3.2. Effect of Wind–Fire Interaction on Urban Buildings

The ignition of exterior and interior structures is a primary concern in WUI fires. Developing the construction and design of buildings to reduce fire-related damages is the key measure to occupiers and property owners in addressing the damaging impacts of bushfires events. This includes standards governing both the design of these buildings and also what actions should be taken in response to a fire. These actions must also be known by residents living in these areas to mitigate the damage to structures in the event of a fire. The modern attitude is that good design, sensible maintenance and careful construction will result in buildings that not only protect the occupants against fires, but also from storms and other natural events. The fire safety community has long identified the requirement of integration and acted accordingly in response to the design procedure of buildings. Moreover, to deliver a quantifiable safety efficiency, the fire safety community has considerably invested in the improvement of physics-based instruments that have been essential to the approval and design of numerous structural features [40,41,42,43].
Fires can extend to structures and buildings through openings. The simplified procedure of heat transfer within the heating up time of a substance is shown in Figure 5. Thermal energy is transmitted from the attacking fire to the substance surface by convection and radiation. At the same time, there are thermal energy losses from the surface by convection and radiation to the environment and thermal energy is also diffused throughout the substance. If the total thermal energy transfer from the fire is high enough, the substance surface temperature will be increased to the ignition range [44].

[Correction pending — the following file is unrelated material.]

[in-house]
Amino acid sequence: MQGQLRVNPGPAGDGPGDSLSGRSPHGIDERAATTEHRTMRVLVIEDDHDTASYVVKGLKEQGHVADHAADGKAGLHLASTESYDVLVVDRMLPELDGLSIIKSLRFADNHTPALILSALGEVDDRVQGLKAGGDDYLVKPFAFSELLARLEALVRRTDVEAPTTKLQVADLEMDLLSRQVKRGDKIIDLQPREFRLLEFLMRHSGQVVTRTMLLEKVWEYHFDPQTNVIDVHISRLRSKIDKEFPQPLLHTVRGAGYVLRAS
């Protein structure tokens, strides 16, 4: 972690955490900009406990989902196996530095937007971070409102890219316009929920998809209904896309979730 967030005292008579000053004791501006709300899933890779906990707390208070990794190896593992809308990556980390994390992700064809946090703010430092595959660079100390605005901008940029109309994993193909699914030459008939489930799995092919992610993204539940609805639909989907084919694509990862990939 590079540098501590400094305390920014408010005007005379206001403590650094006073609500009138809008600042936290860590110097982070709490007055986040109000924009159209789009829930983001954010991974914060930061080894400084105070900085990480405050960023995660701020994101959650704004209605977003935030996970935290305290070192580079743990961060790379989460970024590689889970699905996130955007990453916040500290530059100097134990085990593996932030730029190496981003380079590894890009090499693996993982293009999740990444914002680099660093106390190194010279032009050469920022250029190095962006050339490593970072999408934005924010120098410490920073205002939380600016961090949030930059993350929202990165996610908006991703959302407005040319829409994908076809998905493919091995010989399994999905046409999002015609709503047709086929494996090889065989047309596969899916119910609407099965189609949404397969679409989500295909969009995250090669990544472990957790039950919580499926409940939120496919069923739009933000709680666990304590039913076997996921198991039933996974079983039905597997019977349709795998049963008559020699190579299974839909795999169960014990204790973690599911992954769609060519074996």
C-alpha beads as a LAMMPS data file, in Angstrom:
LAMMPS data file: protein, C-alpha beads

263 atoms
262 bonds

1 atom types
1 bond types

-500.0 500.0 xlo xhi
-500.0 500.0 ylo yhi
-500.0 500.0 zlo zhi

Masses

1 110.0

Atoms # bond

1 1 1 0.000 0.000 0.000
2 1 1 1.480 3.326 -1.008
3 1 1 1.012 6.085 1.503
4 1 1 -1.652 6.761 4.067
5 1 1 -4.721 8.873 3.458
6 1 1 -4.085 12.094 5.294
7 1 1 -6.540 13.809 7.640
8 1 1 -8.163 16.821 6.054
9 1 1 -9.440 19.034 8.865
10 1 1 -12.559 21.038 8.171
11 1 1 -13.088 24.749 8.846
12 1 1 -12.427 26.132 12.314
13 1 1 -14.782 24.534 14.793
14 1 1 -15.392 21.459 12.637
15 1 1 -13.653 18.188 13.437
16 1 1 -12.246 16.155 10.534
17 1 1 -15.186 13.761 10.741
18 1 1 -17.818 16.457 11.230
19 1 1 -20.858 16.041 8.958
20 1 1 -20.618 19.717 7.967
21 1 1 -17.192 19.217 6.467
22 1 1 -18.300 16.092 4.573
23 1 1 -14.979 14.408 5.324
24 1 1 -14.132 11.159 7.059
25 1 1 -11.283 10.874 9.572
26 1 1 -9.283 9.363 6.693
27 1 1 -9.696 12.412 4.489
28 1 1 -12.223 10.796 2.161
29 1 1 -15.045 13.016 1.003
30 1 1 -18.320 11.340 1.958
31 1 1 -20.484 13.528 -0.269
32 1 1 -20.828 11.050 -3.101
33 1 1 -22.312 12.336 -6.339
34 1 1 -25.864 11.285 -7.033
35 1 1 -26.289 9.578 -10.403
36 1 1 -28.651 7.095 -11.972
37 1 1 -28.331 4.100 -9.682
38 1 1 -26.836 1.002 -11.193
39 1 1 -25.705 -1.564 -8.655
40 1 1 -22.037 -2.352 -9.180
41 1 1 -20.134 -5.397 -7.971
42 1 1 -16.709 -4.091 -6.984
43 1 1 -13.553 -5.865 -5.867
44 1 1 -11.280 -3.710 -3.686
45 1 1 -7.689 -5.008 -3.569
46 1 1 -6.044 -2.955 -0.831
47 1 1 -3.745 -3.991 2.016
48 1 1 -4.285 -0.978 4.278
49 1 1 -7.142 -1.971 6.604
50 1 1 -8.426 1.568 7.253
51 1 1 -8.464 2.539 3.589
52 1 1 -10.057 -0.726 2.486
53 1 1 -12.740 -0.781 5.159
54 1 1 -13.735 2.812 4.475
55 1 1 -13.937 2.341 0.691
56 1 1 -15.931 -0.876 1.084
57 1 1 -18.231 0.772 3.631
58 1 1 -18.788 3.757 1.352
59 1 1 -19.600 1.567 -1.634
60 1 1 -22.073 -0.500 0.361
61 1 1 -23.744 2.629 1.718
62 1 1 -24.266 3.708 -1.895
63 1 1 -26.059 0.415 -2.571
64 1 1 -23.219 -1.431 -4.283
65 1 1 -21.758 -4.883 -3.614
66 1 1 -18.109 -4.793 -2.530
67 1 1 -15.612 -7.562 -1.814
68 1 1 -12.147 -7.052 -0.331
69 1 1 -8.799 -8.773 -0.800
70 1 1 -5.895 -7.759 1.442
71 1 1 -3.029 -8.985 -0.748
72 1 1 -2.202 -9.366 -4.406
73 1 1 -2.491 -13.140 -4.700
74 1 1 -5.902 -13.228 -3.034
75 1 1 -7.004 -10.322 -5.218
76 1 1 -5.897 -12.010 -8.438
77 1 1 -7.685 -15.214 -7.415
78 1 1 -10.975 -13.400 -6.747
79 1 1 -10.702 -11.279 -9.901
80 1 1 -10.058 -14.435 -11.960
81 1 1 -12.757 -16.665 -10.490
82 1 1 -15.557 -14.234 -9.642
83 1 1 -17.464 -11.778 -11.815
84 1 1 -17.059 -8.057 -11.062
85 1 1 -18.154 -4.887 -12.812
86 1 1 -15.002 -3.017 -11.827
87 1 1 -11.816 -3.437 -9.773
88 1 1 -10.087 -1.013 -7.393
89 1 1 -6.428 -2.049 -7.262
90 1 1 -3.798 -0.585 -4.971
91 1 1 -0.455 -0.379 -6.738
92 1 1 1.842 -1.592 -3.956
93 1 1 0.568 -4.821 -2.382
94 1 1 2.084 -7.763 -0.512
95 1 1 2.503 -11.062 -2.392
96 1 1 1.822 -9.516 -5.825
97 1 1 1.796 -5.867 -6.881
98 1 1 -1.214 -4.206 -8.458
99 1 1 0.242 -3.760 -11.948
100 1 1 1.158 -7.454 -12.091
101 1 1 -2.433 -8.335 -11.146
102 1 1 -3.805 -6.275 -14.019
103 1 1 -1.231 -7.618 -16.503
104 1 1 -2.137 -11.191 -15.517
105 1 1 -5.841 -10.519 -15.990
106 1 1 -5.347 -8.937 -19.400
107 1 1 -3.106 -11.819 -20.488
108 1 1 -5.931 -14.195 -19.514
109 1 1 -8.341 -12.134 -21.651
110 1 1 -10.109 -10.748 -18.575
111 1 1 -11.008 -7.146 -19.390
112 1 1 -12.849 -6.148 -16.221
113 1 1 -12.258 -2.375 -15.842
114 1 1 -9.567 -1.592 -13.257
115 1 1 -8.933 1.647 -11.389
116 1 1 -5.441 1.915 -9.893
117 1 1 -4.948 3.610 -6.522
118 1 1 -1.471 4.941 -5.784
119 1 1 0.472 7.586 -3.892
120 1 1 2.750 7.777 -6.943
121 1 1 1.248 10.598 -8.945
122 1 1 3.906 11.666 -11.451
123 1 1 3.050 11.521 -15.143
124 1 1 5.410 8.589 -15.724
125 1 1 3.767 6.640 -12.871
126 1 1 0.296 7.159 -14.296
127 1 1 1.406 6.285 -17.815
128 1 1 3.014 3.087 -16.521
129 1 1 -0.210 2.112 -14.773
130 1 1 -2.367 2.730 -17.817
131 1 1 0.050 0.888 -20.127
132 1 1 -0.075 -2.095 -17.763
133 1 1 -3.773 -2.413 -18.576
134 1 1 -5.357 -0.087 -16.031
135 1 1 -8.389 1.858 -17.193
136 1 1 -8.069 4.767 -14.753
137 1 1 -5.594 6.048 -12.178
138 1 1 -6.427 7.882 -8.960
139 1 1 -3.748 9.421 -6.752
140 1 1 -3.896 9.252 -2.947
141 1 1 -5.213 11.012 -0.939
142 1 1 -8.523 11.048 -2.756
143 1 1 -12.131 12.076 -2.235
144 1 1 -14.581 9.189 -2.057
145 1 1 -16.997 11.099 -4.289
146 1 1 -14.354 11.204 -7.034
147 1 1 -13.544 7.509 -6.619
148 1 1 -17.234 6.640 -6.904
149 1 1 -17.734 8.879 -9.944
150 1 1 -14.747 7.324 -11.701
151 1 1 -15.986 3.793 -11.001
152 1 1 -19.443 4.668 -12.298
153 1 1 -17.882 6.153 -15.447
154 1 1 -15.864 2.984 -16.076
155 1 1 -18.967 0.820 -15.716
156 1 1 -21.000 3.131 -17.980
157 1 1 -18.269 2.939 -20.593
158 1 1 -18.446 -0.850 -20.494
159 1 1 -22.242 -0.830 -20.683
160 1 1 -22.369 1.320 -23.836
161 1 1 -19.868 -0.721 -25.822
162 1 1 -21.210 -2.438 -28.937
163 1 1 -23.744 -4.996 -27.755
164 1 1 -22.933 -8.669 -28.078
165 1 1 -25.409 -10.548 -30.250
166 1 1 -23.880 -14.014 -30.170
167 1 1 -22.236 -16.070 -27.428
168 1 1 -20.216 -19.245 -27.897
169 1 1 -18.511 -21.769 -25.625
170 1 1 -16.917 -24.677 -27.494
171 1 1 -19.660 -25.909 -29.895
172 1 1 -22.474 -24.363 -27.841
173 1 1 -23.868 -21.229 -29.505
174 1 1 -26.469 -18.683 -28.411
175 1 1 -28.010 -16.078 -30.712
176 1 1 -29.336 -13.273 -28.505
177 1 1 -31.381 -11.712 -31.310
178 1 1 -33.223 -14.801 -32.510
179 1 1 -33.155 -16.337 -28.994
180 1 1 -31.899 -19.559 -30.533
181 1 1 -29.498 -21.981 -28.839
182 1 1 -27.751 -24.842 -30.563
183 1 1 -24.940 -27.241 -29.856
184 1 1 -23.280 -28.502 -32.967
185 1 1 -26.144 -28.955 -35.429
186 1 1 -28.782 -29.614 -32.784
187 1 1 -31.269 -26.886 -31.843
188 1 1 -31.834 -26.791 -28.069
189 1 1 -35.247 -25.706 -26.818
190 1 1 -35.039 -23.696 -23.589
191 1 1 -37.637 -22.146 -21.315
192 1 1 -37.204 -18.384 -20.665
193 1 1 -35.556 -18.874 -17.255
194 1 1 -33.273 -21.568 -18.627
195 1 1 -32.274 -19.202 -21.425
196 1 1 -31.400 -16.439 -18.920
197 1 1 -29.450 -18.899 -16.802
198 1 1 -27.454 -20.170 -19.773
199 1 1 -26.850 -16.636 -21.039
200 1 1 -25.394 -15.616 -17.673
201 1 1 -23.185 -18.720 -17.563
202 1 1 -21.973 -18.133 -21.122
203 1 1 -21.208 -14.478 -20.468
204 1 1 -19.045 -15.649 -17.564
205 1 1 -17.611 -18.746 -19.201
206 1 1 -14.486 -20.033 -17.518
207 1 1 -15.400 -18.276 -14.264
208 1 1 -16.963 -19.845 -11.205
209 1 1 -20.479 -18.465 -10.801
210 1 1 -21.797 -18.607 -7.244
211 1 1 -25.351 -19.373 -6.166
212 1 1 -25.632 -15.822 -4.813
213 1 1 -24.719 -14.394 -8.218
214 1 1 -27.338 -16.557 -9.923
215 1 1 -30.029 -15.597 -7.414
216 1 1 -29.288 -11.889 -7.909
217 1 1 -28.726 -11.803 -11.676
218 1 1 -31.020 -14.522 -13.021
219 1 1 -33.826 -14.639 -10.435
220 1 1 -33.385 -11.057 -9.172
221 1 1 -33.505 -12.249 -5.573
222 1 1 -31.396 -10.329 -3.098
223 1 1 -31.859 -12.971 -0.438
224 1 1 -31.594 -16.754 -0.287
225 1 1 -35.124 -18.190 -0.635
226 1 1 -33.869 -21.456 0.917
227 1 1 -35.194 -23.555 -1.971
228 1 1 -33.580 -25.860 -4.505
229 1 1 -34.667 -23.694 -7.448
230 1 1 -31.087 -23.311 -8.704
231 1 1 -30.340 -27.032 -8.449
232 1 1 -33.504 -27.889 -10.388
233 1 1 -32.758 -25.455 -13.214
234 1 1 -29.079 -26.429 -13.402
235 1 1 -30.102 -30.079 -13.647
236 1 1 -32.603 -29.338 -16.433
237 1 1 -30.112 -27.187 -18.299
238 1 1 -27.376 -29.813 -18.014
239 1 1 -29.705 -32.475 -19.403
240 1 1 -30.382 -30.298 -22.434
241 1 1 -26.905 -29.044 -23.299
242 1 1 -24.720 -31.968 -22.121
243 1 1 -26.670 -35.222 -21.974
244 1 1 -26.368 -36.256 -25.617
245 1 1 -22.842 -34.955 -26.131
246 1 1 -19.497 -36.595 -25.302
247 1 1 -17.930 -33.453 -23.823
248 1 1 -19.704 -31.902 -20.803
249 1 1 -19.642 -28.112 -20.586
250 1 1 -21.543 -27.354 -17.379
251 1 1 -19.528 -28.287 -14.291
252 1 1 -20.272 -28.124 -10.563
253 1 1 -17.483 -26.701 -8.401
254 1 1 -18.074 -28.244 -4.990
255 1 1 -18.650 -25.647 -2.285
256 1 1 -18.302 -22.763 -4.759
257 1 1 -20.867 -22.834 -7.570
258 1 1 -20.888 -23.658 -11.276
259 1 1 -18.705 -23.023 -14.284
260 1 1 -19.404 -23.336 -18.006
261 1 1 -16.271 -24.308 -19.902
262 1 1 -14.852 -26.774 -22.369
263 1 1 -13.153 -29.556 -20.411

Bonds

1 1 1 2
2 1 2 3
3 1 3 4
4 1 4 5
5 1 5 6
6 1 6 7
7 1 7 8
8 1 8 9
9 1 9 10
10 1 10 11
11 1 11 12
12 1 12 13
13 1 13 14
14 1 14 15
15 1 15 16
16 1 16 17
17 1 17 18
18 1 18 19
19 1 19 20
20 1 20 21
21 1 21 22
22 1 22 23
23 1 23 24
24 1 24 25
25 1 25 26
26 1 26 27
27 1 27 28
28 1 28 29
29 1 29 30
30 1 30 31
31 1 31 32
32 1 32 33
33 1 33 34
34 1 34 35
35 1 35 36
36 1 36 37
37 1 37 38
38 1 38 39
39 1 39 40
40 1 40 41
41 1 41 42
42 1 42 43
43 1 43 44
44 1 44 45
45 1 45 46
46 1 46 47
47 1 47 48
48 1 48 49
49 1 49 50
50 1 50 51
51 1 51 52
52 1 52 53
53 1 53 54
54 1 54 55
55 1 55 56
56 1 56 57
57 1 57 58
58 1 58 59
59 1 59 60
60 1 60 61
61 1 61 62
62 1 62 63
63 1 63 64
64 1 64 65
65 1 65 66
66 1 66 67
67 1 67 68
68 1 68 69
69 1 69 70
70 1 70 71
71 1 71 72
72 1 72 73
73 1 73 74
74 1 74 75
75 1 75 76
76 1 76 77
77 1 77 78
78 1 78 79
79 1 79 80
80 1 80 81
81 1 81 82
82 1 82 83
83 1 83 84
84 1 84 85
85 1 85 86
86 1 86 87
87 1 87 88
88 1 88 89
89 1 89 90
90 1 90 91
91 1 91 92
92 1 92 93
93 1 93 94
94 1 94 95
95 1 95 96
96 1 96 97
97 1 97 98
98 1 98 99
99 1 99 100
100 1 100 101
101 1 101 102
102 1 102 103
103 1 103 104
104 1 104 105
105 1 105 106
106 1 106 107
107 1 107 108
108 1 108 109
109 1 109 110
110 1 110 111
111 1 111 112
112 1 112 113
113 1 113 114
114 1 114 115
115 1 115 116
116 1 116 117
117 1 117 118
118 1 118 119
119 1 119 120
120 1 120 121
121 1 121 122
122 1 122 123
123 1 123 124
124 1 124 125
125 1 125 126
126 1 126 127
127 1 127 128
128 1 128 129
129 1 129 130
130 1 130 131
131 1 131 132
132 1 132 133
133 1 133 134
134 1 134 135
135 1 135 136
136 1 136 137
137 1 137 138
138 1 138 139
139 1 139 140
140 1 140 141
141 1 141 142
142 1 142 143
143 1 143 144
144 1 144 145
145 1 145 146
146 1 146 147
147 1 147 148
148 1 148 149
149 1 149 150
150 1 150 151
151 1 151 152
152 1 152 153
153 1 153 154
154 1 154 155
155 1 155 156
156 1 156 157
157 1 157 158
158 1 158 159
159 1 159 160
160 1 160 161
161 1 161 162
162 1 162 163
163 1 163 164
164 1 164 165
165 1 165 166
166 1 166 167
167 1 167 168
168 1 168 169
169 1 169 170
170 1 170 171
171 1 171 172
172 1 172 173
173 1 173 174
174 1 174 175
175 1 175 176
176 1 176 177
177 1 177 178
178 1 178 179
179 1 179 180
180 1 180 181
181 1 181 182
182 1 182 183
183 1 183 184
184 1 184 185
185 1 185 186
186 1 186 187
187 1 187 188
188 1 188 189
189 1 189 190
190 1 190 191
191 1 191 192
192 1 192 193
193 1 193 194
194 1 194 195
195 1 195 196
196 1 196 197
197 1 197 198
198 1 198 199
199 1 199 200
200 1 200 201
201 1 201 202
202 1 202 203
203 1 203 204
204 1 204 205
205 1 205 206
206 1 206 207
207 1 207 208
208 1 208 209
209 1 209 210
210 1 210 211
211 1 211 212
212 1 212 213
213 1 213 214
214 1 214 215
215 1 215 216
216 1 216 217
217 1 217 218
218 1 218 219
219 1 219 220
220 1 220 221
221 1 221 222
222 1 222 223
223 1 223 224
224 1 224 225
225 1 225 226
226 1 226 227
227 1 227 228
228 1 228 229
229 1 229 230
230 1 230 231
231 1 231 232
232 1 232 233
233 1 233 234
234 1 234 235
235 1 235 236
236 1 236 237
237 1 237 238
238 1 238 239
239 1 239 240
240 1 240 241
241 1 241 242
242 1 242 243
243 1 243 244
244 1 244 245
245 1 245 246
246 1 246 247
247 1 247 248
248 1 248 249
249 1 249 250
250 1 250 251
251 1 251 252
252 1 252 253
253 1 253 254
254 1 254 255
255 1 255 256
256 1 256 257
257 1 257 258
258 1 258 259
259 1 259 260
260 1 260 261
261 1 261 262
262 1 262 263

As mentioned in previous sections, wind characteristics play a significant and complicated role on the assessment of fire risks [45,46,47]. According to results presented by Ramsay et al. [48], wind is the primary mechanism through which fires cause property damage, blowing roofs off and breaking windows. Predictions also tend to underestimate the intensity of winds associated with fire [49].
Fire–wind phenomena can be a devastating force in many cases, including fire inside or around buildings and wildfires close to urban areas. These fires can release large amounts of smoke into an urban region. The Fire Dynamics Simulator uses CFD codes to estimate the heat transfer and smoke spread both within and outside buildings [50,51]. The coupling of computational wind engineering and fire dynamics is introduced by considering the wind speed which is an essential parameter in modelling wildfire propagation.